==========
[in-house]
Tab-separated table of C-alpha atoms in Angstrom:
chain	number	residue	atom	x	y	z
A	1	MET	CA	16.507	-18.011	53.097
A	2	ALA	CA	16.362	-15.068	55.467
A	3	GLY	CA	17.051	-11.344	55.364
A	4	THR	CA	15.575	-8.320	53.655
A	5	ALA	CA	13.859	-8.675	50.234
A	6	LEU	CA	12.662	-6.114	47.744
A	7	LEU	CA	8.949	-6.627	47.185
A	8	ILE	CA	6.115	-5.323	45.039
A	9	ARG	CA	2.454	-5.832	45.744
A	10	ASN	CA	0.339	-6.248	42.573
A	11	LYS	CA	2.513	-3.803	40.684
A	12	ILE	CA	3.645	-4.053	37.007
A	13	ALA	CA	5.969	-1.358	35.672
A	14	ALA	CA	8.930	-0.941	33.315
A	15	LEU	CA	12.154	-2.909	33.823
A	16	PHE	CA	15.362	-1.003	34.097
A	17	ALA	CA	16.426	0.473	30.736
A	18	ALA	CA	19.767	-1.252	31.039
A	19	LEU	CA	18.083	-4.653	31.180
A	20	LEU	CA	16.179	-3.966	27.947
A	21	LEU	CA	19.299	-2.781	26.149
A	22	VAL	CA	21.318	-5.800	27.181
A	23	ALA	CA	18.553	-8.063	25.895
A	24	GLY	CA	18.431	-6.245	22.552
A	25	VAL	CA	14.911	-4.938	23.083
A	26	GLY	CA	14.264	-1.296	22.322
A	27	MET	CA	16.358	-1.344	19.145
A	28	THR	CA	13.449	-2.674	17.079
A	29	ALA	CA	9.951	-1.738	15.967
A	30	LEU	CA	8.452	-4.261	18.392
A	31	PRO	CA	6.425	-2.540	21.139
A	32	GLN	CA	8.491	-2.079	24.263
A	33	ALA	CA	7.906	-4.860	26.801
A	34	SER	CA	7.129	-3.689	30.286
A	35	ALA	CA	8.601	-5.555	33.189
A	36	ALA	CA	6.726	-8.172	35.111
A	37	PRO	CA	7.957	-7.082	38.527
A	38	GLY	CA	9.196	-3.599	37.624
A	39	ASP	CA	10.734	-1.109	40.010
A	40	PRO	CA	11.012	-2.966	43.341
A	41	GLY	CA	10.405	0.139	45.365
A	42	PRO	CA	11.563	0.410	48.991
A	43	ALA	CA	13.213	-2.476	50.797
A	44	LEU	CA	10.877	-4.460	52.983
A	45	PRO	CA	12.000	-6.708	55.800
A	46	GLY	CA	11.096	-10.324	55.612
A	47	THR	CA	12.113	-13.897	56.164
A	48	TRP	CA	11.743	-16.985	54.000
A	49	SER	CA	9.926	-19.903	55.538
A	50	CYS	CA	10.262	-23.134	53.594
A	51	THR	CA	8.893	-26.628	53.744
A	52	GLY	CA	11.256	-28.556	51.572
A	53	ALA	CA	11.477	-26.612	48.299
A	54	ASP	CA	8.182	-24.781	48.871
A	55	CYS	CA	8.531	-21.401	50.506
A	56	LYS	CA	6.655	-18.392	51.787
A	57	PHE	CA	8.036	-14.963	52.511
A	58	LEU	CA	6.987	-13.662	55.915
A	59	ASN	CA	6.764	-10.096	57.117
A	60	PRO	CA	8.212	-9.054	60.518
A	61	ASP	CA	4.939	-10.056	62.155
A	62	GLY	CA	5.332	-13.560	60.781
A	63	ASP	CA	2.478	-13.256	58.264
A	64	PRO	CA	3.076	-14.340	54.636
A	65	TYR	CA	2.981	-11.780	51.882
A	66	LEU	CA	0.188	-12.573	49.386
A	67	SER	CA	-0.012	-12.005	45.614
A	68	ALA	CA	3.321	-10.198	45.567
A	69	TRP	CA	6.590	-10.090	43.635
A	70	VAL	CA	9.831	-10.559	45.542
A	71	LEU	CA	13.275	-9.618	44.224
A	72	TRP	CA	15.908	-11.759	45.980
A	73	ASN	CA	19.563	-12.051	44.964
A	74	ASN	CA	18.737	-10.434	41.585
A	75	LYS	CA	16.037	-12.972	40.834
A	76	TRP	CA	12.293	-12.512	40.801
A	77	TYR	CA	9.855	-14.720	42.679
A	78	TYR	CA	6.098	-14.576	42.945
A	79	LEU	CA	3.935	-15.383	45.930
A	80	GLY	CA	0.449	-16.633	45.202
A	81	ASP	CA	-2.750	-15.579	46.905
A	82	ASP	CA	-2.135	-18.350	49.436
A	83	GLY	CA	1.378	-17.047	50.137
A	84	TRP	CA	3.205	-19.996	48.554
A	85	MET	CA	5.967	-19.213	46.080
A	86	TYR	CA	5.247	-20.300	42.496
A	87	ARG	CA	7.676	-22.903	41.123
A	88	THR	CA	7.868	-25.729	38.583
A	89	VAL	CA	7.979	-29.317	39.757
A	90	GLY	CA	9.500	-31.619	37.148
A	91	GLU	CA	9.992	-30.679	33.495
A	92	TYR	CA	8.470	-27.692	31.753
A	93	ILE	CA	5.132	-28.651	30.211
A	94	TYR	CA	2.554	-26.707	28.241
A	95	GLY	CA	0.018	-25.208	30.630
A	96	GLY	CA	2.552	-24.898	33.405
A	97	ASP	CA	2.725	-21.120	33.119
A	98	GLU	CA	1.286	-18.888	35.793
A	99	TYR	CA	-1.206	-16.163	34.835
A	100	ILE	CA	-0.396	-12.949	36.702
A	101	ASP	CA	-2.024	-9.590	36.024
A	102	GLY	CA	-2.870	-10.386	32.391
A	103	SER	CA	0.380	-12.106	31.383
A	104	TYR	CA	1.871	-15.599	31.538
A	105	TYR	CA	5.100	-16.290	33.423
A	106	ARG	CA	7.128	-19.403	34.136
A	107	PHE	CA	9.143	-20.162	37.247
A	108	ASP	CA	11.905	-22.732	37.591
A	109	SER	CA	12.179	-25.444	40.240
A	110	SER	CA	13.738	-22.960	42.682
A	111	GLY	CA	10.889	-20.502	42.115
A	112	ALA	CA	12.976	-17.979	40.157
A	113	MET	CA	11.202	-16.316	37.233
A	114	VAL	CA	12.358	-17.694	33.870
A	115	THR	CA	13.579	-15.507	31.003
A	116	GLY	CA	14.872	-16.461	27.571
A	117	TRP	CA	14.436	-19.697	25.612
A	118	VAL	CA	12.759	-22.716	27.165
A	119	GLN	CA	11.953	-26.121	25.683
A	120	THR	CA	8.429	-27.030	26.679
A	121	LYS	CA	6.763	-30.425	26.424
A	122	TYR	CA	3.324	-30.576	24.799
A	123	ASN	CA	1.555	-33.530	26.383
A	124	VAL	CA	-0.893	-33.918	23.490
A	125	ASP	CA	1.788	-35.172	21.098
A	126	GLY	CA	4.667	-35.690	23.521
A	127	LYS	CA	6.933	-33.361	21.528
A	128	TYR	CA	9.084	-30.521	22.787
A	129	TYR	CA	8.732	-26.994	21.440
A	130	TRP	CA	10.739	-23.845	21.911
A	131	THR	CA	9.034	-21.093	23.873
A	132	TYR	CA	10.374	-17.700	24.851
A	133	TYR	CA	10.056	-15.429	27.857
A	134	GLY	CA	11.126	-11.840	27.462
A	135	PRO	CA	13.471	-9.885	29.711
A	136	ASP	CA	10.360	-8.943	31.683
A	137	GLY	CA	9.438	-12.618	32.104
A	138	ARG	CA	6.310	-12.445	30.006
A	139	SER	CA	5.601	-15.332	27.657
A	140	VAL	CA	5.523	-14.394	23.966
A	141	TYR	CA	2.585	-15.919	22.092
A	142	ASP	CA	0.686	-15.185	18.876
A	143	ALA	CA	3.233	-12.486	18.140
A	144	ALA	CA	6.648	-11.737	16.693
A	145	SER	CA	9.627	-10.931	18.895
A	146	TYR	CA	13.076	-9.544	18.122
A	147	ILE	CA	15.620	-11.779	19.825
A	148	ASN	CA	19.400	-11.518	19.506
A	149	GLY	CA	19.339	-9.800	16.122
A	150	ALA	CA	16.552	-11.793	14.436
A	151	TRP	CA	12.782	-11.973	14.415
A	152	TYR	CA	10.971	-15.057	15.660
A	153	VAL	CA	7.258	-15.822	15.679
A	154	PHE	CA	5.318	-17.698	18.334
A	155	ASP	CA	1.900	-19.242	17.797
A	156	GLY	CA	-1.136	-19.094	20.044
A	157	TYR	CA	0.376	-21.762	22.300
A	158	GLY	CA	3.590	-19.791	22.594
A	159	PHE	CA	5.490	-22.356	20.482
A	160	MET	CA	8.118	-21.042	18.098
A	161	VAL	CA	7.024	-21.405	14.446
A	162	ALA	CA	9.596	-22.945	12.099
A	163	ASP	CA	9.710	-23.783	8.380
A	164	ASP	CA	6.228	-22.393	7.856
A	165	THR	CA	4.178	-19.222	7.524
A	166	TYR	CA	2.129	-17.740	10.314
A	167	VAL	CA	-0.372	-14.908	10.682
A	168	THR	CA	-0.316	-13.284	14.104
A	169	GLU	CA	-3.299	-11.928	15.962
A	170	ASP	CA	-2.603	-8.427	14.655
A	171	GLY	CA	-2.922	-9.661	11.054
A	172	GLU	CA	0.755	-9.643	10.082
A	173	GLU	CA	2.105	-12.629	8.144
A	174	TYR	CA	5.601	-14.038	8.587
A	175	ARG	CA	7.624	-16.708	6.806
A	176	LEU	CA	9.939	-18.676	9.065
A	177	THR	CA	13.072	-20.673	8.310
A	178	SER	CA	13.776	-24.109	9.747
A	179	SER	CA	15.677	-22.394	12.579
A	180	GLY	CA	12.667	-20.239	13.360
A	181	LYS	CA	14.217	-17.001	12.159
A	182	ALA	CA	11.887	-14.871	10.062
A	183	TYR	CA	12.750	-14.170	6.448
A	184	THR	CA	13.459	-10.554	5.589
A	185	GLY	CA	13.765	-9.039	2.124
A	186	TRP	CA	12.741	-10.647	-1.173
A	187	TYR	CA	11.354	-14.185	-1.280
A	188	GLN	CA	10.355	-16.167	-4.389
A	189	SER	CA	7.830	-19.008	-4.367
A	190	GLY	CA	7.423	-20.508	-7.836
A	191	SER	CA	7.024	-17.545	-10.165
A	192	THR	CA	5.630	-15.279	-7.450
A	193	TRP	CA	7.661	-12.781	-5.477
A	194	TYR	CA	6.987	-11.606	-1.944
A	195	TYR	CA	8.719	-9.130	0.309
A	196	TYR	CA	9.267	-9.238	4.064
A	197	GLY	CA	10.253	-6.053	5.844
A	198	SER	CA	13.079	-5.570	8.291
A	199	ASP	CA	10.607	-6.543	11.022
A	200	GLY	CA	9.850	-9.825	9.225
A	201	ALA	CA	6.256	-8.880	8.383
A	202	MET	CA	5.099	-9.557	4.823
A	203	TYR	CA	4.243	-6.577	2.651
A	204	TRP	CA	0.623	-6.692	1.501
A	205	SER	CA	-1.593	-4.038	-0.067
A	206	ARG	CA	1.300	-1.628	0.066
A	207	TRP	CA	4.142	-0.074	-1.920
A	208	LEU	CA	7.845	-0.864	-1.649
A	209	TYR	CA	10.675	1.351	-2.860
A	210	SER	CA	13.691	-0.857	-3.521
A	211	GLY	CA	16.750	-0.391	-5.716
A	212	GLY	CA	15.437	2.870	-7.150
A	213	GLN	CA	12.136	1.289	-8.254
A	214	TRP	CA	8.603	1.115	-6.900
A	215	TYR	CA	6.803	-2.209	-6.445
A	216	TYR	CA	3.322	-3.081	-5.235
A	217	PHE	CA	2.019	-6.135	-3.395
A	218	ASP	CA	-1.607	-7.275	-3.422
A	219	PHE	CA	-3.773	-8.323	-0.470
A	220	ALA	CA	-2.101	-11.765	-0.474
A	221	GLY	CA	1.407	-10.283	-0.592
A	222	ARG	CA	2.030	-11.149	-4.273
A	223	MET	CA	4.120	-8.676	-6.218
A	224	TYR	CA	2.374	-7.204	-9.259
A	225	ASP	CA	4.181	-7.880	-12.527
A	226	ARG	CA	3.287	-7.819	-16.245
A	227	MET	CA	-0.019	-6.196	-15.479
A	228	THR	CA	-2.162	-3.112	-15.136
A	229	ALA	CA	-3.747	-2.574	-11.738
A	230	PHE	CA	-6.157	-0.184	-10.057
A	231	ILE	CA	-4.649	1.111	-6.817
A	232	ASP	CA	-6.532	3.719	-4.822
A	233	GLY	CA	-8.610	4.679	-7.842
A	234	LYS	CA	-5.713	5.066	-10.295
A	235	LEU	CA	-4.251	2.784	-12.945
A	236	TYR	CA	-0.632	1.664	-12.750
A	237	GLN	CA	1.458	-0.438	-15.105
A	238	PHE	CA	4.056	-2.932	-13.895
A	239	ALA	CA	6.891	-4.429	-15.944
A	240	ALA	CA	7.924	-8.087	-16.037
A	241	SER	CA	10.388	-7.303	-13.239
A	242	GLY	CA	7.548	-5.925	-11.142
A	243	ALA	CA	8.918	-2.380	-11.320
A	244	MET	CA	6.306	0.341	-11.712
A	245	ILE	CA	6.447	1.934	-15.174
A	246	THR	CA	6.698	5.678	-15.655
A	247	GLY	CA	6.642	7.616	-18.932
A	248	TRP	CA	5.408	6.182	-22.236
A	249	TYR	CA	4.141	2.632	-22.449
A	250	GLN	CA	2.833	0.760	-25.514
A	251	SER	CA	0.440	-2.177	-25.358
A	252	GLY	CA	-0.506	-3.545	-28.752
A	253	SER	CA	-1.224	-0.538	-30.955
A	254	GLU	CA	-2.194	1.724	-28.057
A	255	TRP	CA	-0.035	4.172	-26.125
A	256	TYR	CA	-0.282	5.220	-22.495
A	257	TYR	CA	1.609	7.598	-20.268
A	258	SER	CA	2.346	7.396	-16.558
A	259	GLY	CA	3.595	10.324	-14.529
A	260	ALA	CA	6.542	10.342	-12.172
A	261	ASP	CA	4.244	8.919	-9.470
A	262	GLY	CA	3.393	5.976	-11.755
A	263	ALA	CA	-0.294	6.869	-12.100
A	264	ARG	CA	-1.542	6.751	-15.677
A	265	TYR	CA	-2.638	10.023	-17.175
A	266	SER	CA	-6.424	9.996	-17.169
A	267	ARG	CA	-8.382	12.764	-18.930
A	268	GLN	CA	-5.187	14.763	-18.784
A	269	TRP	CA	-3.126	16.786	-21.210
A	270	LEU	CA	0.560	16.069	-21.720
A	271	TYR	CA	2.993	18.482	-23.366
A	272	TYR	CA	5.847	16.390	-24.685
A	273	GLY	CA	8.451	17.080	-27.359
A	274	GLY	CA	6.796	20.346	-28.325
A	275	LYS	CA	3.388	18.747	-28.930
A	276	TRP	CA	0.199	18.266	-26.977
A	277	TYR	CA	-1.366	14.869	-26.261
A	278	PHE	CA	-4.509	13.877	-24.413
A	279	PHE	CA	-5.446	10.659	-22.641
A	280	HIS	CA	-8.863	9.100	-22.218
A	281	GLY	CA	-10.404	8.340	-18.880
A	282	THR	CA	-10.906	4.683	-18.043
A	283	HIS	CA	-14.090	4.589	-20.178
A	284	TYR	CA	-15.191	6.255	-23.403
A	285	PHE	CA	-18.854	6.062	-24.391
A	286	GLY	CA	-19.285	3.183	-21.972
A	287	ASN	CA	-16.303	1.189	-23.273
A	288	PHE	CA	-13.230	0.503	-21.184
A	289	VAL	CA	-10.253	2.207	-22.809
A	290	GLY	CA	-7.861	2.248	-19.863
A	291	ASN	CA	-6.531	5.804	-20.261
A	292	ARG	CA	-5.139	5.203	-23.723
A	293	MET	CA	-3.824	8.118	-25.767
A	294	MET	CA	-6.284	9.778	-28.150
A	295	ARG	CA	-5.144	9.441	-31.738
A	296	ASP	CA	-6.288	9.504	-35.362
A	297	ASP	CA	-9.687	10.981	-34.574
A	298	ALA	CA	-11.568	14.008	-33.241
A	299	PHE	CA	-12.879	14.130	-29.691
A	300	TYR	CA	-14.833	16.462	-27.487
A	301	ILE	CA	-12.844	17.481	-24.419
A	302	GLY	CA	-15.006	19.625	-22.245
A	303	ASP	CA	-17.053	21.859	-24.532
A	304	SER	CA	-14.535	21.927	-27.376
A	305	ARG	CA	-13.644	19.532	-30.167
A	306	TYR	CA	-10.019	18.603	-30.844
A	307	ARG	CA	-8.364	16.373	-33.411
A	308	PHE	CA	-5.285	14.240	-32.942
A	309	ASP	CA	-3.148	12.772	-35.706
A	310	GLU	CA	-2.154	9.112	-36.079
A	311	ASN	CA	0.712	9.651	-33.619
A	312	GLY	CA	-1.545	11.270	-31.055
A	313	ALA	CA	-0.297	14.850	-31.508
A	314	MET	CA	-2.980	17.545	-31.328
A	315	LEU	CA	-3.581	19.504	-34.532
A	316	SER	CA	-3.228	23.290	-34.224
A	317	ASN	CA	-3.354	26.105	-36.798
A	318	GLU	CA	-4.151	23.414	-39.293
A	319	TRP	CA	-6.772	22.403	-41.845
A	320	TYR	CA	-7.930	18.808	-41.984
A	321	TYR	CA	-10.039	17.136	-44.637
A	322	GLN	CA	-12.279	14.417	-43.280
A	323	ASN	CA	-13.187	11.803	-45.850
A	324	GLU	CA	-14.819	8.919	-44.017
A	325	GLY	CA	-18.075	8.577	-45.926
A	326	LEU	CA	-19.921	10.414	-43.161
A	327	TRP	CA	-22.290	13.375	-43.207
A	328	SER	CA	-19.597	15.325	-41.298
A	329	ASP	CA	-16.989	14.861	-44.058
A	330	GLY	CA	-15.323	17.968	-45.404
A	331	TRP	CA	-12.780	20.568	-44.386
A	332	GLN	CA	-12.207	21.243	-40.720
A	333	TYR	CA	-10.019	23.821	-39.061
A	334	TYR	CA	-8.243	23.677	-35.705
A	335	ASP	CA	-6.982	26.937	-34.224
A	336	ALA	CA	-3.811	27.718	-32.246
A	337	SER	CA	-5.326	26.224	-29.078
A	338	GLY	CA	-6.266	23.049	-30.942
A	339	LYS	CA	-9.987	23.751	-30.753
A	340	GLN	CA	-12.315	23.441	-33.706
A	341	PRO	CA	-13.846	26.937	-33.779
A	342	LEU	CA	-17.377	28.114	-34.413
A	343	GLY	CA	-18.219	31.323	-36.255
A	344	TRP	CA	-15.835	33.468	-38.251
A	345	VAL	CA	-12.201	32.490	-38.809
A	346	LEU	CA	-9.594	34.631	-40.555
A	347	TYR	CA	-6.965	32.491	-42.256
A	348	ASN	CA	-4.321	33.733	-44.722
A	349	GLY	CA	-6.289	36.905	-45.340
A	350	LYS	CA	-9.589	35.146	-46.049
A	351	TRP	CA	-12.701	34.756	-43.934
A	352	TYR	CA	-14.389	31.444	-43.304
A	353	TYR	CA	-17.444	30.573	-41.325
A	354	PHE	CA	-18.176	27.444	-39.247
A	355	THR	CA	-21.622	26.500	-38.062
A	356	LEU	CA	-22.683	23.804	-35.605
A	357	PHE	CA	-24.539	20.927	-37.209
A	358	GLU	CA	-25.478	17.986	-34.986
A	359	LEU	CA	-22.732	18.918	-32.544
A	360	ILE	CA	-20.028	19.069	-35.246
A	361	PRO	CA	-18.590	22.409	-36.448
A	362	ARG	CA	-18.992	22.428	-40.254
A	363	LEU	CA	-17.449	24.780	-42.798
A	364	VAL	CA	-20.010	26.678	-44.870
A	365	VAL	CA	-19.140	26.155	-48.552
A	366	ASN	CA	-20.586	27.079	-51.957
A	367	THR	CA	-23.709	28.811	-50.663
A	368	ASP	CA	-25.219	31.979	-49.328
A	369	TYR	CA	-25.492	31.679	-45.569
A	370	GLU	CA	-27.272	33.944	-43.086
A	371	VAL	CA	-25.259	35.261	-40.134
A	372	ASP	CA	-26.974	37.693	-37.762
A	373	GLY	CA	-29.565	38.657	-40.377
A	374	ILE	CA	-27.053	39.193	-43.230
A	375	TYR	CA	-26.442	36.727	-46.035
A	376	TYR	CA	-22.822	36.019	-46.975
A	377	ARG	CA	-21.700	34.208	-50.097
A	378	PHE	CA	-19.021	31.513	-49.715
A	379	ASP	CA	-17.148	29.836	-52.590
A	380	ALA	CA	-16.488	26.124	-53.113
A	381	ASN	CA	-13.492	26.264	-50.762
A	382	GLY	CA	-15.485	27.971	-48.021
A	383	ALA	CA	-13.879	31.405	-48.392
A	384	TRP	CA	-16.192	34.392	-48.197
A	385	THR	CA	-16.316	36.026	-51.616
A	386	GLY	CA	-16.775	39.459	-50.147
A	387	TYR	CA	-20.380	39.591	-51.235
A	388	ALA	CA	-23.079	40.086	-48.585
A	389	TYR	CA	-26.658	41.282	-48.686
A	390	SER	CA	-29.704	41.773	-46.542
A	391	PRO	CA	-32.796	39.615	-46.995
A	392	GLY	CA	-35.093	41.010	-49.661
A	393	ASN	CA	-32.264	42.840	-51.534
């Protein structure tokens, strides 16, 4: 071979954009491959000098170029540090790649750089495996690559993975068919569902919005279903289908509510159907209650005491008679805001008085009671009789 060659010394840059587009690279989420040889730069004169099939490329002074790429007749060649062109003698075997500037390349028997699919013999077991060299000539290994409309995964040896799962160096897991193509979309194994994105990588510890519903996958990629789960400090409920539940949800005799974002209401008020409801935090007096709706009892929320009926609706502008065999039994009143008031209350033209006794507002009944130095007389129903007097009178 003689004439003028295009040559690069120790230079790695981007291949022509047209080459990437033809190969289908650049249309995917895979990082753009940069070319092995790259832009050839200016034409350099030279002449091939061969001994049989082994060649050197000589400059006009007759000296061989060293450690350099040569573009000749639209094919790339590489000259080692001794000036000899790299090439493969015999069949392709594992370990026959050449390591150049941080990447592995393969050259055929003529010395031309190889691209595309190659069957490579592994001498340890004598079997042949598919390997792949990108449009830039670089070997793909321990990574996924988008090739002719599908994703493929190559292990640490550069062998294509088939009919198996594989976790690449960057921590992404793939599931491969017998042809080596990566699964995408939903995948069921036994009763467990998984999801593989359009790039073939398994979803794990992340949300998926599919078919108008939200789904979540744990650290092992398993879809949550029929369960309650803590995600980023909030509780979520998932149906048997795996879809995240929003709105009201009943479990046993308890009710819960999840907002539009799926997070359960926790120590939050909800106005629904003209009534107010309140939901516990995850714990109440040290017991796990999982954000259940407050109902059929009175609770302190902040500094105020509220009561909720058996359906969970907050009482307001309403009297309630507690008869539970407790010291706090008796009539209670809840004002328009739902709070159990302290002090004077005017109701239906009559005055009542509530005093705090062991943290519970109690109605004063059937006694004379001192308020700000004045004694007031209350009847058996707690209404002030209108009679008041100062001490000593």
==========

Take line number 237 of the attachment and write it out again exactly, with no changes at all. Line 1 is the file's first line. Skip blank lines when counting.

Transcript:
A	234	LYS	CA	-5.713	5.066	-10.295